In 2007, the number of Danish municipalities was reduced from 271 to 98, and the former counties were replaced by five new administrative regions with the aim of creating larger and more efficient administrative units. The reform also included significant legal and administrative changes to the planning system, for example, by reducing the importance of the regional level. In 2015, the Norwegian government initiated a reform process of the municipal and regional structure, encouraging municipalities to merge to create larger and more robust entities. A reform of the regional structure in Sweden has been discussed for decades, without any overall reform but with different experiments based on bottom-up initiatives.

All Nordic states have comprehensive municipal plans but their legal status, form and content vary, as does the involvement of regional and state levels in municipal planning. The comprehensive municipal plans and local plans that regulate land use are the key planning instruments in the Nordic countries, but their legal mandates differ. For example, in Sweden the comprehensive plan is not legally binding while Finland has a legally binding regional land-use plan (as well as a comprehensive municipal land-use plan that is legally binding). It is, however, important to recognize that the mandate of a plan is not only determined by its legal status, but is rather dependent on its political and institutional support.

In both Denmark and Norway, the legally binding comprehensive plan is complemented by more flexible planning strategies. However, whereas there is steering of regional land-use planning in Norway, the regional level has been detached in the Danish land-use planning system and is thus more similar to Sweden, even though the regional structure within Sweden is fragmented with different responsible authorities and mandates for different regions. The institutional and structural reforms of recent years have also further diversified the Nordic spatial planning systems, even if there is common concern regarding how to be efficient and democratic, and cater to both the demands of private developers and businesses, as well as to meet the needs and expectations of civil society.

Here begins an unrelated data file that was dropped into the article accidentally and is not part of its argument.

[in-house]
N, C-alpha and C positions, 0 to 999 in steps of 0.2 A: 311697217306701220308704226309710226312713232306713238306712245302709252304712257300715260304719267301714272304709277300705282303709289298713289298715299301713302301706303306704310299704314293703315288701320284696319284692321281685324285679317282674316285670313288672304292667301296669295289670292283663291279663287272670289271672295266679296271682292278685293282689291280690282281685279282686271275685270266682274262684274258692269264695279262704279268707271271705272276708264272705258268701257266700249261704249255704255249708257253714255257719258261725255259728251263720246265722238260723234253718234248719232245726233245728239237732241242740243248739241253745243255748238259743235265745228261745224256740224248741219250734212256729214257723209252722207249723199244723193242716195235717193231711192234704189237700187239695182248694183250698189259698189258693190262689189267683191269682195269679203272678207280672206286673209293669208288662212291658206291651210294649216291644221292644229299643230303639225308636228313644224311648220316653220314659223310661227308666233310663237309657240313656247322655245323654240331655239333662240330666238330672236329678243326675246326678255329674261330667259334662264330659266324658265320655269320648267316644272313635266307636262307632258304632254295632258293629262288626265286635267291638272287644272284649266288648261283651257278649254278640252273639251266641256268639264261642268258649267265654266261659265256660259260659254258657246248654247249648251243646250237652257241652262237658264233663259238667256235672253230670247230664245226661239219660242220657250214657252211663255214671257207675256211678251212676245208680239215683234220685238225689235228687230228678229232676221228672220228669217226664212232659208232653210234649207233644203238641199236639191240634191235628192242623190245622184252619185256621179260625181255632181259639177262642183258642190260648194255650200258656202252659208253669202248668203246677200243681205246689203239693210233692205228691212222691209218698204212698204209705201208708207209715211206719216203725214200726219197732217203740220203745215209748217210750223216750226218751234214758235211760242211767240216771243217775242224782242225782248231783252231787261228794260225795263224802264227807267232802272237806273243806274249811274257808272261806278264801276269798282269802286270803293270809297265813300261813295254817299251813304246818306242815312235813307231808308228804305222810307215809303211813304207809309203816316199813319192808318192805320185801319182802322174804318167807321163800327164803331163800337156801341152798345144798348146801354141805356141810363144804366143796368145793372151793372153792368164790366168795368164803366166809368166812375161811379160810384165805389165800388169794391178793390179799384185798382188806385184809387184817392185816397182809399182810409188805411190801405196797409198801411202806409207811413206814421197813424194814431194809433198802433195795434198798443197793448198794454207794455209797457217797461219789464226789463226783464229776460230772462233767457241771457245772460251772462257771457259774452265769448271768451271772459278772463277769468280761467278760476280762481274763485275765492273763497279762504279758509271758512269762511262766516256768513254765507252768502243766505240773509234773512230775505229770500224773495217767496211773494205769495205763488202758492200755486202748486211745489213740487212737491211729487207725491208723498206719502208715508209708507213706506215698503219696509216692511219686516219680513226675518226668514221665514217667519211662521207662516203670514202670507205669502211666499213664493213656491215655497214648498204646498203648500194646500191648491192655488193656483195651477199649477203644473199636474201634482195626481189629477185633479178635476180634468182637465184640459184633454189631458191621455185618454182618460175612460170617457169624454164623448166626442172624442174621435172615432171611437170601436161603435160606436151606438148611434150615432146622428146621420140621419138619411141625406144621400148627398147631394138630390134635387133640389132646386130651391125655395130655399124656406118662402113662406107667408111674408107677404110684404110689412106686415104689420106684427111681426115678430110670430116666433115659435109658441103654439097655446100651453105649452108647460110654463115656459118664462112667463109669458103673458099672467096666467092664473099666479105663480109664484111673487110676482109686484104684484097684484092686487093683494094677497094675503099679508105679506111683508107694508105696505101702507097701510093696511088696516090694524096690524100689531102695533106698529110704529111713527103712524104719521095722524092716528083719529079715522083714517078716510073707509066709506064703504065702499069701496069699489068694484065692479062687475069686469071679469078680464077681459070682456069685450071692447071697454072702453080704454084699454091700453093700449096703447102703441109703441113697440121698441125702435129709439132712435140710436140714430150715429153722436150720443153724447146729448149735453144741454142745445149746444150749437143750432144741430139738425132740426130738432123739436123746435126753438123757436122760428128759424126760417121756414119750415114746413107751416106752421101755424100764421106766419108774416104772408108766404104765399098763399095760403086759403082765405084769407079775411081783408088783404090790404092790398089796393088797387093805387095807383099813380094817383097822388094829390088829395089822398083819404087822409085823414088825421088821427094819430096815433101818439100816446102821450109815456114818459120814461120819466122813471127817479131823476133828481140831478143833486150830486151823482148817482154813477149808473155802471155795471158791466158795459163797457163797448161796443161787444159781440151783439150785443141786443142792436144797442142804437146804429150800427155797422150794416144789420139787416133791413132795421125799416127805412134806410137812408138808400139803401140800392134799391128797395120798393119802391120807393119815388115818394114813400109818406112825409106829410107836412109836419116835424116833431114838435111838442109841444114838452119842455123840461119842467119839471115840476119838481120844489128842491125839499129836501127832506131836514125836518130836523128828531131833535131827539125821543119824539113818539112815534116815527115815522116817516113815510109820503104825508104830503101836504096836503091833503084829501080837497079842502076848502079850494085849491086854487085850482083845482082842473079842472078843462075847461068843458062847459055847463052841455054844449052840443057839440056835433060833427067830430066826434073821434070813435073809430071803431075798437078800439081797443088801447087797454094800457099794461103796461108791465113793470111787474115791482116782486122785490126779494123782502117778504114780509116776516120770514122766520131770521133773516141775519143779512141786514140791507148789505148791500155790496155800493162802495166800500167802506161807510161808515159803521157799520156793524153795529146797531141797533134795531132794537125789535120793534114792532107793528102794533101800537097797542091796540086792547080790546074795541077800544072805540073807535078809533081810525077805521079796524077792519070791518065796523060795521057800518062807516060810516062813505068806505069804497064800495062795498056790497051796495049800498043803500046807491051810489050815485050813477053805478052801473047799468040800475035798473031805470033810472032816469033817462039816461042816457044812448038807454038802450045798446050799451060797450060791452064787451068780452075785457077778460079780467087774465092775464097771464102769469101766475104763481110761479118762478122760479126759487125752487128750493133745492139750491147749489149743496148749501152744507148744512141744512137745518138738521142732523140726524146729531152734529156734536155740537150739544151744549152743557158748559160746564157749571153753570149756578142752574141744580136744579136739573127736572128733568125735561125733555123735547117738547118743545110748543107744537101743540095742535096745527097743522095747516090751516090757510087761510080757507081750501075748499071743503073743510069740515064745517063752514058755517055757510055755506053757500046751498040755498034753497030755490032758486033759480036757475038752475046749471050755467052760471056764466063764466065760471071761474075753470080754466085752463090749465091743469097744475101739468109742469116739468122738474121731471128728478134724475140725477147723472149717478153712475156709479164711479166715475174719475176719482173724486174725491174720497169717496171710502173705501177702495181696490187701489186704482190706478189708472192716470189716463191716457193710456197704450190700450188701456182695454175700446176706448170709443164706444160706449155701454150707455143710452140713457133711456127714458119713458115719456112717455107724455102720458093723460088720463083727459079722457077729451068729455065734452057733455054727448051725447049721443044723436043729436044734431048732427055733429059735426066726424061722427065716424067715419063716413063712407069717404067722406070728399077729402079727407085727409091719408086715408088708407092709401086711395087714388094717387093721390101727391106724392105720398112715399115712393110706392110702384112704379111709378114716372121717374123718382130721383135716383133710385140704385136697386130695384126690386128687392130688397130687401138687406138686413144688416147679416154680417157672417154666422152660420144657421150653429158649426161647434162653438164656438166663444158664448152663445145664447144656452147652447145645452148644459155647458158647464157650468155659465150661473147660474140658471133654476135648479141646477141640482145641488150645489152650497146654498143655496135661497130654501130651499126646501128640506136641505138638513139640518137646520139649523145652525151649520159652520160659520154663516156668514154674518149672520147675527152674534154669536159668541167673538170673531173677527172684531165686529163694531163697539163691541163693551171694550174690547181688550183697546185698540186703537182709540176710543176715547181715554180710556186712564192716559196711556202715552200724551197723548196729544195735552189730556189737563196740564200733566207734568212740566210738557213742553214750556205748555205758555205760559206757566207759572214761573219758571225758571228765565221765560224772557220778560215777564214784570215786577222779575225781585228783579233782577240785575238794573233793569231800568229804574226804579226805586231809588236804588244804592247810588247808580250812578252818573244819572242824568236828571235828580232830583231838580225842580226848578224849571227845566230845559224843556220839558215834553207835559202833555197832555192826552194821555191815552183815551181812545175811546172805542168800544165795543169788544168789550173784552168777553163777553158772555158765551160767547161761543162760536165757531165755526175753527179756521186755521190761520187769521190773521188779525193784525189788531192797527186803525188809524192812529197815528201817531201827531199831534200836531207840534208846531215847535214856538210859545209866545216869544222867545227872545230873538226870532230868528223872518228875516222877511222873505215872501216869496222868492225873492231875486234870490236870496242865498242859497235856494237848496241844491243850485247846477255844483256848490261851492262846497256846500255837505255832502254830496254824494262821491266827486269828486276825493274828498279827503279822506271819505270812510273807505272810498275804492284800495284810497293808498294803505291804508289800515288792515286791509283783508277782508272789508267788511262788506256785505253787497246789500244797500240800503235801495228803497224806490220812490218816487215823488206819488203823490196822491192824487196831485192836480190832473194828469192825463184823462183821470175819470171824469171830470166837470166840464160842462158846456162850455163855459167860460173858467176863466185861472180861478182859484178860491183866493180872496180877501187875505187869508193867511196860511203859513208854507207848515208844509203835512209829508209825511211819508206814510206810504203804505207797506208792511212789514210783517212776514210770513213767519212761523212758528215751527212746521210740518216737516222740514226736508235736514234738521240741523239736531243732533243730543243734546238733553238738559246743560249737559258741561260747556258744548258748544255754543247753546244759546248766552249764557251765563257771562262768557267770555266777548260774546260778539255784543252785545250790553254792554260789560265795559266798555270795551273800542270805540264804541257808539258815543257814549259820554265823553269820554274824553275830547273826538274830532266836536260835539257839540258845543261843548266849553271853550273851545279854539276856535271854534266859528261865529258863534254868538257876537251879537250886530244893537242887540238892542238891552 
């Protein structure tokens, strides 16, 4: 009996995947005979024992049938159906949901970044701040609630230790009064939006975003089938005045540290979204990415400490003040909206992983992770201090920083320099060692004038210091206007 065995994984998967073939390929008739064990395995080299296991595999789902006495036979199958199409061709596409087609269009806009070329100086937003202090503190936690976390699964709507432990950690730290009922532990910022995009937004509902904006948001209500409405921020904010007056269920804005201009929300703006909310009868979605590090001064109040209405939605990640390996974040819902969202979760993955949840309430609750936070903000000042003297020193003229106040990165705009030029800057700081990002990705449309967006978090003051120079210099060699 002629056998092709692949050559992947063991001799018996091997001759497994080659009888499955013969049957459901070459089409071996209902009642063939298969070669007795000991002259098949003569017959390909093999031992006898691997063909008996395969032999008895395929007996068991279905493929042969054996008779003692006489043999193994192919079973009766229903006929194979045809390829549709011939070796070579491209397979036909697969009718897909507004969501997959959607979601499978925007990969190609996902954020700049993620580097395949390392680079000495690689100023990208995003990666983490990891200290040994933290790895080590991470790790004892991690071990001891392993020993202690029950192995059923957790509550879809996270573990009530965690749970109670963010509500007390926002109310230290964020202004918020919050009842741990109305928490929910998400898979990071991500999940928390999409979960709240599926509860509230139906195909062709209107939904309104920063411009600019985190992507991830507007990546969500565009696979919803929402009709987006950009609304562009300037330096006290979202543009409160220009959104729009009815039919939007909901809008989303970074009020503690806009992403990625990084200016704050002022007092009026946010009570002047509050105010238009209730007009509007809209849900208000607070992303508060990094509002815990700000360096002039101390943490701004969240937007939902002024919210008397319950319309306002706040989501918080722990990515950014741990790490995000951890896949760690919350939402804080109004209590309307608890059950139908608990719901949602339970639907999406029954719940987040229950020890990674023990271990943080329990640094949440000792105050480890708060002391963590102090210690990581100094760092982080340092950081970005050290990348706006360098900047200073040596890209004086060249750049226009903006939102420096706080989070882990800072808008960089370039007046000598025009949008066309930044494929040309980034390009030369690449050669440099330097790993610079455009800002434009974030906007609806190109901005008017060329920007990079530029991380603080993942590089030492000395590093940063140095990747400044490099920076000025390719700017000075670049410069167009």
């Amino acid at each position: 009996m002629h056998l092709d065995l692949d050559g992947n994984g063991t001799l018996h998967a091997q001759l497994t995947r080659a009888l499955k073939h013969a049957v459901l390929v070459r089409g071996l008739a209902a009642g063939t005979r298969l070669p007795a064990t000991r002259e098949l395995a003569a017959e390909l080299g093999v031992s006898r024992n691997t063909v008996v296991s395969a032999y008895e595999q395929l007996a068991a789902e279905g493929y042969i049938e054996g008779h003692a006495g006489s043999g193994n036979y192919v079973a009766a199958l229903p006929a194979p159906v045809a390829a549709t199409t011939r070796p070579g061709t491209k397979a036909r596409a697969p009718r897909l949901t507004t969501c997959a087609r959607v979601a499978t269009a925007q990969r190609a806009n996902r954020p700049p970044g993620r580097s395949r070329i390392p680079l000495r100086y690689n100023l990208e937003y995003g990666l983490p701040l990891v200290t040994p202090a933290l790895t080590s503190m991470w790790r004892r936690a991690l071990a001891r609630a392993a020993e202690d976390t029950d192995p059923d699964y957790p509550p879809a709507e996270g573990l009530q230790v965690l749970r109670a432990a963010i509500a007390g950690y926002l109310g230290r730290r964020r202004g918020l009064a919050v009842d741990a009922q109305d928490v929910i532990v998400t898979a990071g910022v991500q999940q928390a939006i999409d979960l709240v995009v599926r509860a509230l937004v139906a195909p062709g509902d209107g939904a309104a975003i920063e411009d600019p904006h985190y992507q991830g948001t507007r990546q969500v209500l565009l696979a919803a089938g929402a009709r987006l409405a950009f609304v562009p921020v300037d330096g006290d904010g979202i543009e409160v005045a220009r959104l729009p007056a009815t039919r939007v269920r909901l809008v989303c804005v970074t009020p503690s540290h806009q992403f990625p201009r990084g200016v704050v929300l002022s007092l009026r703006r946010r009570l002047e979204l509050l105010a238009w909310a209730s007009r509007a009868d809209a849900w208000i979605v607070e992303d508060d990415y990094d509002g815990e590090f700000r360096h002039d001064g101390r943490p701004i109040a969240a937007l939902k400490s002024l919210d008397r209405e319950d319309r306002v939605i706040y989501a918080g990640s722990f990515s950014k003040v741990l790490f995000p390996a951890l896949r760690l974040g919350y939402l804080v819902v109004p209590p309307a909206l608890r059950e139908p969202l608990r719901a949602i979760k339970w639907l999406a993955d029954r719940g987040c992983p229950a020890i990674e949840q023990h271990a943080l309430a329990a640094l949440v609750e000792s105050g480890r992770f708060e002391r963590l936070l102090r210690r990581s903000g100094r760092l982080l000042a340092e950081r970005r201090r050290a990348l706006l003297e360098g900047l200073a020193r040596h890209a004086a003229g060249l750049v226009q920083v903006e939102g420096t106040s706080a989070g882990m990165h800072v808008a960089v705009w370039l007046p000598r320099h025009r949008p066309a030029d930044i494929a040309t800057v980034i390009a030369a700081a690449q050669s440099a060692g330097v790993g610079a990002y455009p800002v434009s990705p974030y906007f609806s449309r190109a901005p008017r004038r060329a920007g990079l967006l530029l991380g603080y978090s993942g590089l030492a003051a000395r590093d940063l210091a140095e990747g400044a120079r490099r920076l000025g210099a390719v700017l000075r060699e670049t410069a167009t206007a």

Inherent tensions and constrained partnerships

The relationships between the public, the private and the people in the detailed regulation process are another differentiating issue in the Nordic countries. There appear to be increased tensions between, on the one hand, the Nordic ideal of a transparent, inclusive and democratic planning process, and on the other, efficiency and new forms of market-oriented urban governance emerging in the Nordic municipalities. As illustrated by the citation from Albrechts (2004), this tension can be understood through the academic terms of legitimacy and effectiveness, or governance and empowerment, but also in the more everyday language of efficiency and effectiveness, business management and public participation. In planning practice, this tension has taken the form of an increased pressure on public authorities to speed up municipal planning processes, in addition to municipalities experimenting with dialogue-based models for improving public engagement (Fredricsson & Smas, 2013).

There is also a new stream of public–private–people partnerships that aim for co-creative planning approaches with the promotion of integrated urban planning activities and the joint development of new solutions. These models reflect increasingly complex processes, which often require high internal competence of the municipality with regard to both legal procedures of public–private co-operation and the involvement of citizens in a positive way. Furthermore, an increased scalar tension between local and global is emerging in the new forms of market-oriented urban governance in the Nordic municipalities. There are limitations to local interventions in, for example, property development and the housing market, which are not only dependent on local regulations but also on more complex sets of relationships, including global financial relationships far beyond the influence of local authorities.

The tension in the planning paradox between legitimacy and efficiency, public and private, and government and governance is further exemplified in this issue of Nordregio News by Raine Mäntysalo who provides deeper insight into the specific contradictions in Finnish planning practice (Revising Finnish planning legislation: more agonism?). We can also see similar neoliberal tendencies in other Nordic countries but where the Norwegian planning tradition with a high degree of private involvement stands out. In Norway, almost 90% of detailed plans are developed by private actors, which means that planning responsibility is to a large extent delegated to private actors (Hanssen & Falleth, 2014). In Sweden and Denmark, the municipal planning monopoly remains strong but is at the same time challenged by market-oriented influences. This raises important political challenges and questions in not only the planning practice of municipalities, but also on a more general political level in relation to how planning systems are designed and developed.

 Image by XXX

Lukas Smas

Senior Research Fellow

Christian Fredricsson

Research Fellow


Back to Nordregio News Issue 2 2015